Xilinx has reworked its Versal field-programmable gate array for edge-AI applications by adding more local memory and exchanging conventional floating-point arithmetic for a block format that is generally more efficient for situations where the emphasis is on inference rather than training.
Rehan Tahir, senior product manager at Xilinx, said the Versal Edge would be made on TSMC’s 7nm process with availability due in the first half of next year. Whereas the predecessor, which has been used in AI accelerators in cloud computers, had an architecture that suited signal-processing applications this one is squarely aimed at machine learning, he said. The changes include hardware support for common inferencing optimizations, such as network sparsification.
The arithmetic blocks in the AI engines can perform twice as many int8 multiplies as the original Versal, with support added for int4 and 16bit block floating-point (Bfloat) operations. Up to 256 Bfloat16 operations can be performed per tile per cycle. Single-precision floating point is handled using emulation.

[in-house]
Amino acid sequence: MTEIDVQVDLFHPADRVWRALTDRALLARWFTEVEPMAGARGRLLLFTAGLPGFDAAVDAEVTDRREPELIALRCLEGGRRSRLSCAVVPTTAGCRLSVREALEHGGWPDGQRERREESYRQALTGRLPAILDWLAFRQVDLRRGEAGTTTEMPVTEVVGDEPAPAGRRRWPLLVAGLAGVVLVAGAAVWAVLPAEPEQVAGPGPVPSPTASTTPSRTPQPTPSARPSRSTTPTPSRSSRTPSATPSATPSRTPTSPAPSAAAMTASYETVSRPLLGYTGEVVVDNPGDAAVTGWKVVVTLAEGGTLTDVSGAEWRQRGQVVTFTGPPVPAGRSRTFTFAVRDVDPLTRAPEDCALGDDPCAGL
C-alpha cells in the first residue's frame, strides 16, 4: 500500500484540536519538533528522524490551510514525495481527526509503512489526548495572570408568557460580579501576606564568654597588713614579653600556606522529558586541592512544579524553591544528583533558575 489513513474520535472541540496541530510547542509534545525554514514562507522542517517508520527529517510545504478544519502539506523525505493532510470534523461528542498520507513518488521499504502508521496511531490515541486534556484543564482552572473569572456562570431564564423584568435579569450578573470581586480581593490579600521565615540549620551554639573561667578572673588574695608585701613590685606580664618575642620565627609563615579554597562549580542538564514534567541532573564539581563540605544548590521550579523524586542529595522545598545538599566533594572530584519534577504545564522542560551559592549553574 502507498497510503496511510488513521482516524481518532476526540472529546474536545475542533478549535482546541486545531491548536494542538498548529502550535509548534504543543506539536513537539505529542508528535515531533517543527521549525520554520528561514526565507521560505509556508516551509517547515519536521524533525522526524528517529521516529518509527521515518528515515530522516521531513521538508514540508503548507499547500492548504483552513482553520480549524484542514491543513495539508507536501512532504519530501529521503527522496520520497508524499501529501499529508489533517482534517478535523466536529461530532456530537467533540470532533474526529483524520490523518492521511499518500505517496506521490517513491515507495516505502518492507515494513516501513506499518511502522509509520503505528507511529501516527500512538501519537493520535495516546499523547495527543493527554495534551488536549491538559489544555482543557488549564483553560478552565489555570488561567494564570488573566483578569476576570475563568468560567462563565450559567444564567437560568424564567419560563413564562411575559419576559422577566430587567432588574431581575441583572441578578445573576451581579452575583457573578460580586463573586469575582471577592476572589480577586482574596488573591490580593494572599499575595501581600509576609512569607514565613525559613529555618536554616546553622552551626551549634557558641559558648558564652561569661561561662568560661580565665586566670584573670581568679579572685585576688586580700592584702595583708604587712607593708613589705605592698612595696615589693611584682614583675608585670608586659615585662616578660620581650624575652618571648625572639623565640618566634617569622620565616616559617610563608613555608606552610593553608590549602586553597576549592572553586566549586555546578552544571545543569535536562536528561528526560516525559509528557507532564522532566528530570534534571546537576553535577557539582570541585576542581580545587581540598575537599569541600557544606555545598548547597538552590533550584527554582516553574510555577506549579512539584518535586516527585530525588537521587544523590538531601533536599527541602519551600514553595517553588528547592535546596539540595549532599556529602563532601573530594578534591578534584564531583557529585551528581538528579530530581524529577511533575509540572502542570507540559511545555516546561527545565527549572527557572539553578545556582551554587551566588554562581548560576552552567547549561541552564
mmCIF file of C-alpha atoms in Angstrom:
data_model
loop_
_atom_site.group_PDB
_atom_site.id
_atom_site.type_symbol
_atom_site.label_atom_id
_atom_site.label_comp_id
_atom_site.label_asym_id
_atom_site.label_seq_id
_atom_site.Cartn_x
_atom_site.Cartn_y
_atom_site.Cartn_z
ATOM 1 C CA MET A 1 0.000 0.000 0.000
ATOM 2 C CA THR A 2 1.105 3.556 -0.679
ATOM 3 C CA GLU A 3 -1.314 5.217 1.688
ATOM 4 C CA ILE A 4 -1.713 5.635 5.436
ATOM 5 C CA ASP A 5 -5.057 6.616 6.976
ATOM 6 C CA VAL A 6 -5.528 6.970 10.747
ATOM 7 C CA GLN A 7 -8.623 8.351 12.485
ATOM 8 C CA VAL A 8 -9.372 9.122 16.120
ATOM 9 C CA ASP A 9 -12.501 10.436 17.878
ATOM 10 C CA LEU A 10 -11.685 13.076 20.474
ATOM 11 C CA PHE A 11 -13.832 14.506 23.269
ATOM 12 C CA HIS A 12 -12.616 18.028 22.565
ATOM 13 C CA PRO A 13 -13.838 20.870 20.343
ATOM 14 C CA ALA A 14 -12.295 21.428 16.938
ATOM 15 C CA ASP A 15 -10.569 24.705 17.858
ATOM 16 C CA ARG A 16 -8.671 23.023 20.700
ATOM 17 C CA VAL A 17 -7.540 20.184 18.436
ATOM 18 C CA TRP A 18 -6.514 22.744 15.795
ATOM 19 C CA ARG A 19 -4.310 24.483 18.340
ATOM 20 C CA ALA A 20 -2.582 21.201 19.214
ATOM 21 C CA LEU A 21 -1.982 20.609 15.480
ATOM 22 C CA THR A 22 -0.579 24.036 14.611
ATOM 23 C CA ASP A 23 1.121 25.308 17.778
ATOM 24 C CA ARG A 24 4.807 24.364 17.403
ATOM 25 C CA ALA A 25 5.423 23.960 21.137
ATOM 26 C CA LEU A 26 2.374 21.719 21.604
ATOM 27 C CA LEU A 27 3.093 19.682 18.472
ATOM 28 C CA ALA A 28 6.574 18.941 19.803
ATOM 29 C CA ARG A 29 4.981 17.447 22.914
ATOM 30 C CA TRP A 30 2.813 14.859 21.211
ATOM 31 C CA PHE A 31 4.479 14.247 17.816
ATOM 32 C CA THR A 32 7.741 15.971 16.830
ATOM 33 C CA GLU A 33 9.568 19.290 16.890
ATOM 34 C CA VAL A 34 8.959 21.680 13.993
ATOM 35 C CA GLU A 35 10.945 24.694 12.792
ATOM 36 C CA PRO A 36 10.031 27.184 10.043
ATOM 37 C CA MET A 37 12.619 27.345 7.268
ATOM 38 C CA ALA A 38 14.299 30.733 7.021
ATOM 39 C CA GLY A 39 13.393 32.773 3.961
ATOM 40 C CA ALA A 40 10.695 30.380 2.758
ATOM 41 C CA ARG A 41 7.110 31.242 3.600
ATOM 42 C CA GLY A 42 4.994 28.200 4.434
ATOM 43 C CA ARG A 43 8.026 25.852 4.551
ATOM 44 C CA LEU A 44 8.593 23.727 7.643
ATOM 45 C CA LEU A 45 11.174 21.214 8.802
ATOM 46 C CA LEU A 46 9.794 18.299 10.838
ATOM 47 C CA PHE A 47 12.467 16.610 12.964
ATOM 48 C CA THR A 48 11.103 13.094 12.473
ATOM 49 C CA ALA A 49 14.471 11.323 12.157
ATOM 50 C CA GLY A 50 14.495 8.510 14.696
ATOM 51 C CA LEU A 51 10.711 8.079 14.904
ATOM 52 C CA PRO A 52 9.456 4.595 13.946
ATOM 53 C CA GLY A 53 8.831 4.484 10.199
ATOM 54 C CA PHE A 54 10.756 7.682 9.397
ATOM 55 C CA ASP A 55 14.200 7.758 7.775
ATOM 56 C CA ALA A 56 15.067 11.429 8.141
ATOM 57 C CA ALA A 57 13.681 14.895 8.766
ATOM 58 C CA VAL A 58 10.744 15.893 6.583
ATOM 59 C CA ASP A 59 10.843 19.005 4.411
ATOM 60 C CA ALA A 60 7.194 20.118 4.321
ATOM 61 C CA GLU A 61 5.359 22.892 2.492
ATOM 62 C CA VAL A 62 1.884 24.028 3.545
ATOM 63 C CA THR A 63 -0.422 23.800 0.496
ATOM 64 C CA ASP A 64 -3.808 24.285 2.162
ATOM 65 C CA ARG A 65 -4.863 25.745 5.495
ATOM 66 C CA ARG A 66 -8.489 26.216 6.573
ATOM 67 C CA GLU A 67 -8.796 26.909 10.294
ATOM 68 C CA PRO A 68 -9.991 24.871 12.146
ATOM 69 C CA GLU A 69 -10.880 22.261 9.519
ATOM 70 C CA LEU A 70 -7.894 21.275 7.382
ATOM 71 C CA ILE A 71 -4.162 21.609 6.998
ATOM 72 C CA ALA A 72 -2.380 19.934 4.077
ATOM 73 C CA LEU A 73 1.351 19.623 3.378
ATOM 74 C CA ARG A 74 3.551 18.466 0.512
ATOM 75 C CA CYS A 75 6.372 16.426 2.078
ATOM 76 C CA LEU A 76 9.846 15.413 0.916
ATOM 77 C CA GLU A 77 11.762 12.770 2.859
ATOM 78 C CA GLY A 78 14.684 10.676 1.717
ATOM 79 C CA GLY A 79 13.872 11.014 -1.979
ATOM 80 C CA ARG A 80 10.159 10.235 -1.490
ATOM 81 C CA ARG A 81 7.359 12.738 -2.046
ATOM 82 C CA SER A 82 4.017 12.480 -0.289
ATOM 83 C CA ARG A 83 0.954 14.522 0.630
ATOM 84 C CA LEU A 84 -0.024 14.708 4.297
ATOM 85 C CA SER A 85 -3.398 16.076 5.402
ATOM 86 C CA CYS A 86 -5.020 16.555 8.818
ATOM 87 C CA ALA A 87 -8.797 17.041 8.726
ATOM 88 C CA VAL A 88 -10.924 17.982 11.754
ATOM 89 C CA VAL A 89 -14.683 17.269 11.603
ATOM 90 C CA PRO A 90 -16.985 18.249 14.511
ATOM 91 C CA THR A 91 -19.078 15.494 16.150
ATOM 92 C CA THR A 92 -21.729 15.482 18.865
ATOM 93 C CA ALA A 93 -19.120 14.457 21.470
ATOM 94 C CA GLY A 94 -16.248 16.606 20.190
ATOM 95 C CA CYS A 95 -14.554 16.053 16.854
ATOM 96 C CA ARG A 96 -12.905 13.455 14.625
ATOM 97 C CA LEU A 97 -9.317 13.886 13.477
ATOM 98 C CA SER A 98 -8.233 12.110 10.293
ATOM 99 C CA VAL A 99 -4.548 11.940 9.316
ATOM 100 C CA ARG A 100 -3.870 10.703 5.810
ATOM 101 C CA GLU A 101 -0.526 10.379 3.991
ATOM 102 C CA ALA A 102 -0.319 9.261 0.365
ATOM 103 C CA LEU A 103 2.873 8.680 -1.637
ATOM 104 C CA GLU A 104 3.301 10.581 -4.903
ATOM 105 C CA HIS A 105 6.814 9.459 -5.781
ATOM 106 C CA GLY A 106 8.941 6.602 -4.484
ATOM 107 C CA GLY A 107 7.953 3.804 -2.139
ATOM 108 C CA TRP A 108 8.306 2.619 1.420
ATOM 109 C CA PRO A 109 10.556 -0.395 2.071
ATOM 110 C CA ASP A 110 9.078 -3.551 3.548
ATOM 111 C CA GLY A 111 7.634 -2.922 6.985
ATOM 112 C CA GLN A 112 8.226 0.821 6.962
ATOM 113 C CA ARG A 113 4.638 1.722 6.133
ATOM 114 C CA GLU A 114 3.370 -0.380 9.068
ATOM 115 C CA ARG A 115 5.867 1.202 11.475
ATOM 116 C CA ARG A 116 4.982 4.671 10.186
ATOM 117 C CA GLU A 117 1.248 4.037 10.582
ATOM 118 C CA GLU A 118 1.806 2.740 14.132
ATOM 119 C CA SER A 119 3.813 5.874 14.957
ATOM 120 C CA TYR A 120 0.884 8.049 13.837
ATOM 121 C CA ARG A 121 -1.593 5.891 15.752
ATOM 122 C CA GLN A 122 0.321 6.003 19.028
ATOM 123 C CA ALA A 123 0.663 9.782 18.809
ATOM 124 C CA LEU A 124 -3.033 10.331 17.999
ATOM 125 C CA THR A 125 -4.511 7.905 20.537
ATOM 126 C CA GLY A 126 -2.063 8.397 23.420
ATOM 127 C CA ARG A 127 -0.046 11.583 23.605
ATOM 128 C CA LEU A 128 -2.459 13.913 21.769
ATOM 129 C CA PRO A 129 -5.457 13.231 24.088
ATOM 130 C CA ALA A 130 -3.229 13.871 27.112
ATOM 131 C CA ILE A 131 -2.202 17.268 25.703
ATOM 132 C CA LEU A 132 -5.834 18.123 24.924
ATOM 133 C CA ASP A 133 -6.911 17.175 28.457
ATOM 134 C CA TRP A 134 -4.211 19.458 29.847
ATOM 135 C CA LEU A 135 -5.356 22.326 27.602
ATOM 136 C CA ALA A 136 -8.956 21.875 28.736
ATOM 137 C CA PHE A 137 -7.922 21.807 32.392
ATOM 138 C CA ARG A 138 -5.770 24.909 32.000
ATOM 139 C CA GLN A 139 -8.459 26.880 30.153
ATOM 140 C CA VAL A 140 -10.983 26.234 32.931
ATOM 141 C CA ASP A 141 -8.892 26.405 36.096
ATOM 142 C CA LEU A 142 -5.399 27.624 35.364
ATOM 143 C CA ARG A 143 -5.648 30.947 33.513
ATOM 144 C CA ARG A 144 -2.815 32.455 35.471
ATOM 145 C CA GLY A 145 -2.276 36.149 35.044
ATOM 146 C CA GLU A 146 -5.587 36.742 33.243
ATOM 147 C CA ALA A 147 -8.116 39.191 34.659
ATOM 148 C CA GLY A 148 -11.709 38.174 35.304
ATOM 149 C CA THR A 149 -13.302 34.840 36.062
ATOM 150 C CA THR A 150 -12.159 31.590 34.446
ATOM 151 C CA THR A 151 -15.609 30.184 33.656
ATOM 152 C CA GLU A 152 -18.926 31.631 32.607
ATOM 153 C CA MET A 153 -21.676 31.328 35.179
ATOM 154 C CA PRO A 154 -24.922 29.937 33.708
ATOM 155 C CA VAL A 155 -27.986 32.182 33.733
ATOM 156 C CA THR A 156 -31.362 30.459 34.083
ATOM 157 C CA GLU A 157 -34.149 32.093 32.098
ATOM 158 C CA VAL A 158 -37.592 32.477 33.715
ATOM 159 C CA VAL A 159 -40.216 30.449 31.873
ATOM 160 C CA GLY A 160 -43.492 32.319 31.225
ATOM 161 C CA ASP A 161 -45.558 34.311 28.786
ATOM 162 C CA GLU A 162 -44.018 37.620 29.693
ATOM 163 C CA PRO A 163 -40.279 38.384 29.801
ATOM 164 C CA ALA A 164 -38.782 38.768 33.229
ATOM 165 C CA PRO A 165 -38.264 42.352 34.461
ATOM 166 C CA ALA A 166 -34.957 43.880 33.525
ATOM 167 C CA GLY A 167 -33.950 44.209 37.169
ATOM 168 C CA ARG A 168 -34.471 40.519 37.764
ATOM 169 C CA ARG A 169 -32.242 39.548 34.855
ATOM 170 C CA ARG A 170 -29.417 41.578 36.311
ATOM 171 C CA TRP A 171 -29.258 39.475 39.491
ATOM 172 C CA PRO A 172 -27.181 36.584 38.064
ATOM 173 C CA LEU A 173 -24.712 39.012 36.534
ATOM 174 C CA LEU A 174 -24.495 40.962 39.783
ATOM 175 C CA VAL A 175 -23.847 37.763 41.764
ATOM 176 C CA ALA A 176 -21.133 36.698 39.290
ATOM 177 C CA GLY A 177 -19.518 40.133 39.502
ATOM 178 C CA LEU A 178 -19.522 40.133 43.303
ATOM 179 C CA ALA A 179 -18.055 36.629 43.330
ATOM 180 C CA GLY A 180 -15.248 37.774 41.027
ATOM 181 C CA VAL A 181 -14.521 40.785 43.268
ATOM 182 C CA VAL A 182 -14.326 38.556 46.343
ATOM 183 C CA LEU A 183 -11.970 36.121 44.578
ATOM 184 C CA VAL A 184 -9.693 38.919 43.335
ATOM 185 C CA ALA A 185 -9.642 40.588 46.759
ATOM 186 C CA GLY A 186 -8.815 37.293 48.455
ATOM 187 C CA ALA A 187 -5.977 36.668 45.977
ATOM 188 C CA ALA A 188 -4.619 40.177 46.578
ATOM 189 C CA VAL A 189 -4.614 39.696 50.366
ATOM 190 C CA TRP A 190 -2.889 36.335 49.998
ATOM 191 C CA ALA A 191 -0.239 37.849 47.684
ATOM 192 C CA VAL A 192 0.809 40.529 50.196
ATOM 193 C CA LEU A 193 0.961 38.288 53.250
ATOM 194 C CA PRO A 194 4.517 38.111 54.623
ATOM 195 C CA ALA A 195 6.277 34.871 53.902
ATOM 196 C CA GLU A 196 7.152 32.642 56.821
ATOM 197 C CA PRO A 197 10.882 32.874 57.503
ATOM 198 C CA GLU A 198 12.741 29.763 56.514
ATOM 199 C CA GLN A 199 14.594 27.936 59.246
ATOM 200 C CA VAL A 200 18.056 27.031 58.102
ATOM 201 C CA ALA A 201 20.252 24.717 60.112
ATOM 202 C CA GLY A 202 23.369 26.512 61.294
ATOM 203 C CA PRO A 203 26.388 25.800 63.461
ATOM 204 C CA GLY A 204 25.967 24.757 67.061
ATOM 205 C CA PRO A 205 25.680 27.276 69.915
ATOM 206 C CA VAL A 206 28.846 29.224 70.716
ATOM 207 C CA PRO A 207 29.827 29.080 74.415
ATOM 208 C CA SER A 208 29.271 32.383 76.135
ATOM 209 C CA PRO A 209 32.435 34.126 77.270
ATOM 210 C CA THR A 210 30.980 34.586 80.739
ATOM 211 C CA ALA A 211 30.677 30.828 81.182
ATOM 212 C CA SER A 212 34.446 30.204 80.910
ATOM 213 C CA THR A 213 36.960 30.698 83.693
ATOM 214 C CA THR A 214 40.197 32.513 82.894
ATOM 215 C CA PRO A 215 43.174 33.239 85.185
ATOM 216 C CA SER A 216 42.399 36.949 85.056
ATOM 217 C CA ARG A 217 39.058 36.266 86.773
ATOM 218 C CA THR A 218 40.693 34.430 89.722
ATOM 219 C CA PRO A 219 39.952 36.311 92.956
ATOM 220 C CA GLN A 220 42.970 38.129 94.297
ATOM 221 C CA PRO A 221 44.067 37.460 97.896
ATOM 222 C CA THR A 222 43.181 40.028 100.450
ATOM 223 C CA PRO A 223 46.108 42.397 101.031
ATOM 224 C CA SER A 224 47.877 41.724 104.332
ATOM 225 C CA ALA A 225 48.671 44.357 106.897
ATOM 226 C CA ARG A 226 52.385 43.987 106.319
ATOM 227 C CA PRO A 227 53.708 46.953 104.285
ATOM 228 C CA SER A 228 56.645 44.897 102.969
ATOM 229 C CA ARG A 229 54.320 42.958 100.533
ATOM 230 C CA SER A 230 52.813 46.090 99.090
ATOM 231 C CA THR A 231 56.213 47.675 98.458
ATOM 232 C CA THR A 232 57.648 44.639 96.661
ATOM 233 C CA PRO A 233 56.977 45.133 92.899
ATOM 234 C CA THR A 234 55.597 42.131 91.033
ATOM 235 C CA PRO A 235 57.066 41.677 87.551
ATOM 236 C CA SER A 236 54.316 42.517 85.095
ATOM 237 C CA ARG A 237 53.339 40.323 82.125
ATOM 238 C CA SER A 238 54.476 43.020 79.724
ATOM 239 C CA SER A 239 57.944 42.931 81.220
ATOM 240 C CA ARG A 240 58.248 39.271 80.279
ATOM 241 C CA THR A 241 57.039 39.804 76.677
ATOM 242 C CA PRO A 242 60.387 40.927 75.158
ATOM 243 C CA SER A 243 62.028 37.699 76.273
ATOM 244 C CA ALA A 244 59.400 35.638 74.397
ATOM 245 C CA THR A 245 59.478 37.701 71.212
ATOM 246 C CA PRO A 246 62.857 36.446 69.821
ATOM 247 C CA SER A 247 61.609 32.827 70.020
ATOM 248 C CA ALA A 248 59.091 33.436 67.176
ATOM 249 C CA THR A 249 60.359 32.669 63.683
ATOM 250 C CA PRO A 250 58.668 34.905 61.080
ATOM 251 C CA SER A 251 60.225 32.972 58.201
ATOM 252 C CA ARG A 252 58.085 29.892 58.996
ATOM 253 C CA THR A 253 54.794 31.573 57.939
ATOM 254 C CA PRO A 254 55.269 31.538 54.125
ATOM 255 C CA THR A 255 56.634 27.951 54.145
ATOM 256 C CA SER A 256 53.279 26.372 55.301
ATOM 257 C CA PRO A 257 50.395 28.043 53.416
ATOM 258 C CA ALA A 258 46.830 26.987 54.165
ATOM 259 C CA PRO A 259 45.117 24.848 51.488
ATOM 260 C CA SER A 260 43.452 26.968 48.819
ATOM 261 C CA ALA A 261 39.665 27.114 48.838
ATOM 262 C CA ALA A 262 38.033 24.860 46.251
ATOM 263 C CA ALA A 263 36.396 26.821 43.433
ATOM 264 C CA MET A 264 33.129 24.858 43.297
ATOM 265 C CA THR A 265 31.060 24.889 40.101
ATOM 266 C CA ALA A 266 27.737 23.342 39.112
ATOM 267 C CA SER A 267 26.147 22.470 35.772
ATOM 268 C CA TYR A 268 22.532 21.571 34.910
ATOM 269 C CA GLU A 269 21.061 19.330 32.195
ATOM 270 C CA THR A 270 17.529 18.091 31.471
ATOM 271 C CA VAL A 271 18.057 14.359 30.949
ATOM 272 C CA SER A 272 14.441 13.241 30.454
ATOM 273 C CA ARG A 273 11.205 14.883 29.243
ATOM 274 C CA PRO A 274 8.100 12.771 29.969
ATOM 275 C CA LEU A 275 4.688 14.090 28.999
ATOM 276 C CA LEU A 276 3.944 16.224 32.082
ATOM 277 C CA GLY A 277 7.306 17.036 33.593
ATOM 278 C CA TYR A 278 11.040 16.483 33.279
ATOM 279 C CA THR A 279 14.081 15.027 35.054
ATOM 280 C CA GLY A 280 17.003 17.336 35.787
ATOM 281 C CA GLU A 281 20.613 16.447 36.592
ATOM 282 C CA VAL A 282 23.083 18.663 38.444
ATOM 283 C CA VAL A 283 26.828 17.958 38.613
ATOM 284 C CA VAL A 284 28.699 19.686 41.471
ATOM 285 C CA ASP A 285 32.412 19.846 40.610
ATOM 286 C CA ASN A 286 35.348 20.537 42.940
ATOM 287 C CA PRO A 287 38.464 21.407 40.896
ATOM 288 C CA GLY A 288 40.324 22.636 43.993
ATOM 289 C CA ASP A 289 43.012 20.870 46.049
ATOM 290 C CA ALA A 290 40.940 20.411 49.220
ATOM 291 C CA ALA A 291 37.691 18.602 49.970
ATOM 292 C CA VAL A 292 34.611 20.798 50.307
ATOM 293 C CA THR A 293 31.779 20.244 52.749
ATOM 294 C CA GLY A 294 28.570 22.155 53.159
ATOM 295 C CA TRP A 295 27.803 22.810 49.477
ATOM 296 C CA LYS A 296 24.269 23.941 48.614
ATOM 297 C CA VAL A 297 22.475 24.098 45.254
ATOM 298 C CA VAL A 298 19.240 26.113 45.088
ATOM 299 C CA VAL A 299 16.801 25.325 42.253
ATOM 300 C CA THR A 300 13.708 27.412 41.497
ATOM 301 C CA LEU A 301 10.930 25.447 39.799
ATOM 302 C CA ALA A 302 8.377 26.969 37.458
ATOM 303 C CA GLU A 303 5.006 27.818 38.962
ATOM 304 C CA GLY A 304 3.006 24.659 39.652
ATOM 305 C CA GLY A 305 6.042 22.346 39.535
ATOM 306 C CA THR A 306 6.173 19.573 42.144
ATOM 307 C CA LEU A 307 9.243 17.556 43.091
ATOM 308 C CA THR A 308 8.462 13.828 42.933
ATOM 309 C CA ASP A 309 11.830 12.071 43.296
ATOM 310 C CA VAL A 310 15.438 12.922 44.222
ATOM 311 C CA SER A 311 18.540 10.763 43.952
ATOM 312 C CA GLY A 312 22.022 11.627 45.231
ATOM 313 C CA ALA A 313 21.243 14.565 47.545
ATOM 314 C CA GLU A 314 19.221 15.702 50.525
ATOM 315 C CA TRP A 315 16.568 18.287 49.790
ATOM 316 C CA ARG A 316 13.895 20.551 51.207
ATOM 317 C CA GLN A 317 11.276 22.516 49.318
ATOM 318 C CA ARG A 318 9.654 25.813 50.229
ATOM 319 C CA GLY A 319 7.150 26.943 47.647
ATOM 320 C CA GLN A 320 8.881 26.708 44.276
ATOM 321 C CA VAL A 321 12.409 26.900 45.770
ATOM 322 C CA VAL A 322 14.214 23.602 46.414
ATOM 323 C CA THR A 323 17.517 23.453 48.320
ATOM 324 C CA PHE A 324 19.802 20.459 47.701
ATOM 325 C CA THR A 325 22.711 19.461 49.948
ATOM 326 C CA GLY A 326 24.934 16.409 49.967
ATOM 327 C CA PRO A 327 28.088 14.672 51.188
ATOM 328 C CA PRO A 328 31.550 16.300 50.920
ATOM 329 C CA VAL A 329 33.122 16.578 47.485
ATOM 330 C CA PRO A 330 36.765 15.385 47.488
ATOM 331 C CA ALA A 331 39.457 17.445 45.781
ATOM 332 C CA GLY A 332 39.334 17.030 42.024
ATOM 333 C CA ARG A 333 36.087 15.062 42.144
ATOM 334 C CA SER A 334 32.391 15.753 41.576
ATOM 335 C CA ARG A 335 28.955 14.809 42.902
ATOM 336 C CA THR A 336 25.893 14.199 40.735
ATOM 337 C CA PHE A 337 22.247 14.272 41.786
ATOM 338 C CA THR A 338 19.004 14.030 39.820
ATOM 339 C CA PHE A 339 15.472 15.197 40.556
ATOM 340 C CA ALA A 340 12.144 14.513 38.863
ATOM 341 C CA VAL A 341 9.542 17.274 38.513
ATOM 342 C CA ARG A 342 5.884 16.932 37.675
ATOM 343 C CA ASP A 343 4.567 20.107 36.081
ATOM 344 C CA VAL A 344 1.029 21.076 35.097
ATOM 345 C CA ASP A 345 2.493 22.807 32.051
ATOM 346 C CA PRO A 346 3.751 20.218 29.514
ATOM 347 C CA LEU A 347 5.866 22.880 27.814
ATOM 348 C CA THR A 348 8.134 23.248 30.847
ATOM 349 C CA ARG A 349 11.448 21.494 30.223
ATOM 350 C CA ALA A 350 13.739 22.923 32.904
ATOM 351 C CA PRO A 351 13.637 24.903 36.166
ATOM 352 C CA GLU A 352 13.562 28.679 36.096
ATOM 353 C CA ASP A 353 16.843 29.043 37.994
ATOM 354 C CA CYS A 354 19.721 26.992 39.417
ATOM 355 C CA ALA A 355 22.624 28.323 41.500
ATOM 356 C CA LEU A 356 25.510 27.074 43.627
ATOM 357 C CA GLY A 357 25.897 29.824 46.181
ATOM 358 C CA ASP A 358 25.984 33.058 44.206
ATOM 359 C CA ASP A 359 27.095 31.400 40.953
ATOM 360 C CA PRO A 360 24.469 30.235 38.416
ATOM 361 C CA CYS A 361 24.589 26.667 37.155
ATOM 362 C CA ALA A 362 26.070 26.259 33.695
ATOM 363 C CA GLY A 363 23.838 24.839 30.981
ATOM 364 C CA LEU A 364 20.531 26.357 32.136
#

The local data memory has been doubled to 64Kbyte and, to try to avoid frequent offchip memory accesses, up to 38Mbyte of onchip shared memory in distributed tiles can be used by the AI engines.
Because a key market is automotive driver assistance, Xilinx is working to achieve product grades that will allow use in safety-critical. The automotive grades are expected to be ready in 2024. Self-test modes will include support for the ability to switch functions in and out of the programmable-logic array dynamically. The company claims it will be able to replace blocks in milliseconds. In principle, a parking assistance function can be replaced by one for lane departure as the car speeds up to avoid having to maintain space for both at the same time. The same exchange functionality will also help support over the air updates, Tahir said.